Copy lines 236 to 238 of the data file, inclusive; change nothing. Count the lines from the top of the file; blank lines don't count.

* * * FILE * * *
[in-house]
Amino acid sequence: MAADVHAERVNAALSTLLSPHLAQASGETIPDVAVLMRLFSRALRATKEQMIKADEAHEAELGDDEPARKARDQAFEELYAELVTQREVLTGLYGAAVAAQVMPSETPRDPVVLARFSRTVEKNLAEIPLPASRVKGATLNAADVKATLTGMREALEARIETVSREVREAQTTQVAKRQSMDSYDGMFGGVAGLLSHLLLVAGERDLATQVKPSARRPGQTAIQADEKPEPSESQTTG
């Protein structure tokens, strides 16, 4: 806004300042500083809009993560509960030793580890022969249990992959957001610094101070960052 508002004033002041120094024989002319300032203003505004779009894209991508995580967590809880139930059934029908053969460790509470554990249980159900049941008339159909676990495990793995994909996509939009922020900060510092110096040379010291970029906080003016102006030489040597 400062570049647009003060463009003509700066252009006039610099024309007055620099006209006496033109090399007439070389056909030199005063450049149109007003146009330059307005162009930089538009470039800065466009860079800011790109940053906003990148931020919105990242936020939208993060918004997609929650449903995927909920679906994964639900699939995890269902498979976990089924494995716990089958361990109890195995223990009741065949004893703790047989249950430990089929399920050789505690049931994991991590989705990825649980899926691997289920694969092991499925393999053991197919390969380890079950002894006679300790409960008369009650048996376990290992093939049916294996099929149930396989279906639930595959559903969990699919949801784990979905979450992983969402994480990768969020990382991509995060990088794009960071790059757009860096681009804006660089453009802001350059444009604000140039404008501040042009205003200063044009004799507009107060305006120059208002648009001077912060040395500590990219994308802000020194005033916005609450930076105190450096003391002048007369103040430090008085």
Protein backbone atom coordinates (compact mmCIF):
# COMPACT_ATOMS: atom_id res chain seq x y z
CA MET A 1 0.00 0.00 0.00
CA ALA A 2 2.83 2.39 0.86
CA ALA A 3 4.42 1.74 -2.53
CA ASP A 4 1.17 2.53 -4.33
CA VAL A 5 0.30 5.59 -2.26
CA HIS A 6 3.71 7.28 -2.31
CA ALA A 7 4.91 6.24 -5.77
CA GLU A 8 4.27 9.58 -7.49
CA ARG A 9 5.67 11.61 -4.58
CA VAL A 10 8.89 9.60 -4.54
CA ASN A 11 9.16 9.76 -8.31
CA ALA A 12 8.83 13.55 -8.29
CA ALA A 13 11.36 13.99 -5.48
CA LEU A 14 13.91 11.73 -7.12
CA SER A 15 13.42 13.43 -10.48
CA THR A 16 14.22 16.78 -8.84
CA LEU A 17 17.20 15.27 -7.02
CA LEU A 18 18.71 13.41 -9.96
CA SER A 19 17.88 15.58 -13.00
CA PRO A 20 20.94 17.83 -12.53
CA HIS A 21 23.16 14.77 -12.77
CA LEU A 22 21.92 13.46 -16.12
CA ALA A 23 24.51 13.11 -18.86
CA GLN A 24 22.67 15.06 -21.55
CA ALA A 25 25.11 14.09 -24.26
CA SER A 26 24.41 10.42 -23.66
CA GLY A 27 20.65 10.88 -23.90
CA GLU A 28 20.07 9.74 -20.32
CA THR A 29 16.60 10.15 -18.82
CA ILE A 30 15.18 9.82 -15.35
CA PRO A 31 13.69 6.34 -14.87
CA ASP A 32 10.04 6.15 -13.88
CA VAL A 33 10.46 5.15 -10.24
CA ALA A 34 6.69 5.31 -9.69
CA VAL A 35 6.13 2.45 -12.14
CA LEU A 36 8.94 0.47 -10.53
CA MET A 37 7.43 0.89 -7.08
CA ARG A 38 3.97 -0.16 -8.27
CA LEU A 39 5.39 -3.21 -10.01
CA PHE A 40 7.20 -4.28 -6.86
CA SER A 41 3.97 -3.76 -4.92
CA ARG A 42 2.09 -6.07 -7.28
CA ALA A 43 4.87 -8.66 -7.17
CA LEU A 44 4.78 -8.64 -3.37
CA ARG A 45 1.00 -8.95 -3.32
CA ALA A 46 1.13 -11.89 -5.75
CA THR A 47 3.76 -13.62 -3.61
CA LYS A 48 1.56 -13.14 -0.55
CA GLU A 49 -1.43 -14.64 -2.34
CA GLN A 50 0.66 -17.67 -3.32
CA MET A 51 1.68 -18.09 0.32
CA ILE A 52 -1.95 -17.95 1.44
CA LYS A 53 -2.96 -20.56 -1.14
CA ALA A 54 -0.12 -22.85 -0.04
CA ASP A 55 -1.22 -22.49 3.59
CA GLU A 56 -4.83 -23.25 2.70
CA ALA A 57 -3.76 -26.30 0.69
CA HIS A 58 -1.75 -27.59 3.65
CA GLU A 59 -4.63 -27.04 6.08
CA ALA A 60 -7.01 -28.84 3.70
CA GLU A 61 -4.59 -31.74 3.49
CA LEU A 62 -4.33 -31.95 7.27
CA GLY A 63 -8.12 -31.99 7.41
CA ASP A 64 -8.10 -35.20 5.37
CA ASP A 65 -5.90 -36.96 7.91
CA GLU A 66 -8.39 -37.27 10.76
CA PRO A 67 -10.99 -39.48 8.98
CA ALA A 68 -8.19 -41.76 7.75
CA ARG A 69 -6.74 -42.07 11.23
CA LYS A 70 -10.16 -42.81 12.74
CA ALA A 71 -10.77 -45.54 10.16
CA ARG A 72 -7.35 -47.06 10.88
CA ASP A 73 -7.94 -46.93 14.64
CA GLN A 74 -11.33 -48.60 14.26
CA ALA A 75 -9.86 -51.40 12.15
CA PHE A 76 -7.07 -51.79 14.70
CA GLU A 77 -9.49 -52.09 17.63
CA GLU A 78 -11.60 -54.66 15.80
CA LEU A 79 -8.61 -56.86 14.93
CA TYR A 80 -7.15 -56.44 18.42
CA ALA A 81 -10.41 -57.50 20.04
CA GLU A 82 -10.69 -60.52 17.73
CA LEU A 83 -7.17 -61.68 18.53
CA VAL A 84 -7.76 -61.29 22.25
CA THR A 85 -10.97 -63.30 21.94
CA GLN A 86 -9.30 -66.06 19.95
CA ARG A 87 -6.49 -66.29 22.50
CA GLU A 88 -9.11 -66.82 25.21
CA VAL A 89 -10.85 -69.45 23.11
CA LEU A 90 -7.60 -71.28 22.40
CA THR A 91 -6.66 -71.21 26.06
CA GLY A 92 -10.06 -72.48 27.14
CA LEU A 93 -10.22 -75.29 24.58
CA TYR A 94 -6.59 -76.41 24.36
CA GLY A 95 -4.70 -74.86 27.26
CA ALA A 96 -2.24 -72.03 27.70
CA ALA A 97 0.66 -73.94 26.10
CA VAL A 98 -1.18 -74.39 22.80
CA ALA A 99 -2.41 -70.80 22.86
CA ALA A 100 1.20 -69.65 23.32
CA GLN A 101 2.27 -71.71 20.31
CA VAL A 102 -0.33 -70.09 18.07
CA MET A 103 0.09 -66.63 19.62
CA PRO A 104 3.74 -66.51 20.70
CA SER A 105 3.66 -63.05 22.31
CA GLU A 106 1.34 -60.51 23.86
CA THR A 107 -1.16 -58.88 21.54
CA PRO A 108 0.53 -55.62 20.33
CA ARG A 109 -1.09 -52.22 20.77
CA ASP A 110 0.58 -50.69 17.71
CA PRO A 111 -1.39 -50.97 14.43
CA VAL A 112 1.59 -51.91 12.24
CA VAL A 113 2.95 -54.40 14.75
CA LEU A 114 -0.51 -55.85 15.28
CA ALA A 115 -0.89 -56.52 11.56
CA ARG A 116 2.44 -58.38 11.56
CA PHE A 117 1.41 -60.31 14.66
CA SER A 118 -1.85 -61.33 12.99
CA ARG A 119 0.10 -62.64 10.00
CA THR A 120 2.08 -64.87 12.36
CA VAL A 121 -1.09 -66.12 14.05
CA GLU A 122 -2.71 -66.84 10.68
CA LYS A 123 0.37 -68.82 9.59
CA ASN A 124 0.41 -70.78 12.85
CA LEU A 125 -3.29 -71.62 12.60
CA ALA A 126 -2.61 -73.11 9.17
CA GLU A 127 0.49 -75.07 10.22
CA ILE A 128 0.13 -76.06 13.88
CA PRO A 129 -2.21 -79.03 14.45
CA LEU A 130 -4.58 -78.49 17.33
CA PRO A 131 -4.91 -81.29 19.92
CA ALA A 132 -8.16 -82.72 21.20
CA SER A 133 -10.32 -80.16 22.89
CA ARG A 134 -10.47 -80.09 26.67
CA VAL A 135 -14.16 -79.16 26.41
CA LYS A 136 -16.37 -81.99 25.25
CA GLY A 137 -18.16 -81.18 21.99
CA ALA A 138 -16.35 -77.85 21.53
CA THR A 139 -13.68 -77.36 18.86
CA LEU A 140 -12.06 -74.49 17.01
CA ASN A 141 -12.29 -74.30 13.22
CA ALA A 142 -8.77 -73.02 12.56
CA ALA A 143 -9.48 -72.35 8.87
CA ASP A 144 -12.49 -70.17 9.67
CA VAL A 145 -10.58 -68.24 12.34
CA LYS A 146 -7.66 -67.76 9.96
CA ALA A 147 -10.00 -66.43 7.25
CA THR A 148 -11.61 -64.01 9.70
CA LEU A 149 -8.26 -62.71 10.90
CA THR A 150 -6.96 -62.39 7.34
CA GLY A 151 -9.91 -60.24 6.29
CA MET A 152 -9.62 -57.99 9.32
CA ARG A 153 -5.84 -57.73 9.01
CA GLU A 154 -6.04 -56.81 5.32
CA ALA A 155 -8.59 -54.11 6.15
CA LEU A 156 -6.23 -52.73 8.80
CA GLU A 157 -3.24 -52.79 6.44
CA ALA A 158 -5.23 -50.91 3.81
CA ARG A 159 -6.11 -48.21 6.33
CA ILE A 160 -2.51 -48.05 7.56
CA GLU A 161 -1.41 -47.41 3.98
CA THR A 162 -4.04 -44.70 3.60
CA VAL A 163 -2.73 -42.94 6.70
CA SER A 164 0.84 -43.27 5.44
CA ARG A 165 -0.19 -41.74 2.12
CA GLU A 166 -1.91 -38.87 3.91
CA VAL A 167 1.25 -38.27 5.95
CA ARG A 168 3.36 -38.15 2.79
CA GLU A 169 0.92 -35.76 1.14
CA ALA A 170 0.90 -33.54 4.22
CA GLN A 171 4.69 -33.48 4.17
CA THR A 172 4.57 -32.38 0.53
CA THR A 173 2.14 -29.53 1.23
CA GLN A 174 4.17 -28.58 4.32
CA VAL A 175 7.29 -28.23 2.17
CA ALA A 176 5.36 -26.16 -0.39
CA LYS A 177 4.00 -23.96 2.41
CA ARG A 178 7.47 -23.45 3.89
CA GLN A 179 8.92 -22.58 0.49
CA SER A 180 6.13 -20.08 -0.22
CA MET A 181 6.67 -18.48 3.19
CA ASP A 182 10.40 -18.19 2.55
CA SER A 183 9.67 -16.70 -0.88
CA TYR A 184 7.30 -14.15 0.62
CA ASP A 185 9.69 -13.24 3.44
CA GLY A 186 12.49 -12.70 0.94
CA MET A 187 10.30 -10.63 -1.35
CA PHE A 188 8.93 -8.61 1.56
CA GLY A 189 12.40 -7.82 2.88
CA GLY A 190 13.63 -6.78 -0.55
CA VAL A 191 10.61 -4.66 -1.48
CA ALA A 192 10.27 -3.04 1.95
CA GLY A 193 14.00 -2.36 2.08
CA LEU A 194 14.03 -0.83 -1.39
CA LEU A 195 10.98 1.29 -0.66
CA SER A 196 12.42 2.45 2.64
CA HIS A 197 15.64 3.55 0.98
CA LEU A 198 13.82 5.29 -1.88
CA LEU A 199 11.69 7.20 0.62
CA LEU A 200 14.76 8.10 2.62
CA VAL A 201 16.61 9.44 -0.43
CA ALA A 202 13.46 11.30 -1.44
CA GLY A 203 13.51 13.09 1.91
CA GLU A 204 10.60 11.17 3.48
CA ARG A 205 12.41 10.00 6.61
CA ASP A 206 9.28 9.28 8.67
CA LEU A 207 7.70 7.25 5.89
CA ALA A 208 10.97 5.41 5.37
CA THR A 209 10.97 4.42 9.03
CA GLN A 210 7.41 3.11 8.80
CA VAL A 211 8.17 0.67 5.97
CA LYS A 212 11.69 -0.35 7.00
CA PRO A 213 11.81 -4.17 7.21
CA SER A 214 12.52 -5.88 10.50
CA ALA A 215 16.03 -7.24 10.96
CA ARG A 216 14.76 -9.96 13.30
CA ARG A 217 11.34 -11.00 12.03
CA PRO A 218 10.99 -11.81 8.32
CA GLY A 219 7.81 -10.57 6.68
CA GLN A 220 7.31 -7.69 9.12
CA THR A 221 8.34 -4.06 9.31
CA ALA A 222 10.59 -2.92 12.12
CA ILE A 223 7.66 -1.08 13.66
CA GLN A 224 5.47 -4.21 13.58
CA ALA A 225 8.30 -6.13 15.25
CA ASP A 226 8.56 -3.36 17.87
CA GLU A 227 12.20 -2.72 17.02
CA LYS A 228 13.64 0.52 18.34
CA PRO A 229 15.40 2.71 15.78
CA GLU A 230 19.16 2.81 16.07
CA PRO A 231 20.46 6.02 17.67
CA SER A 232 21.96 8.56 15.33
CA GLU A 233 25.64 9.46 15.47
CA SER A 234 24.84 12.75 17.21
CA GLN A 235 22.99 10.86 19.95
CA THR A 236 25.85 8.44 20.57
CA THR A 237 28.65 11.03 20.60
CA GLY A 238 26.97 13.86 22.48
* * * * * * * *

CA PRO A 231 20.46 6.02 17.67
CA SER A 232 21.96 8.56 15.33
CA GLU A 233 25.64 9.46 15.47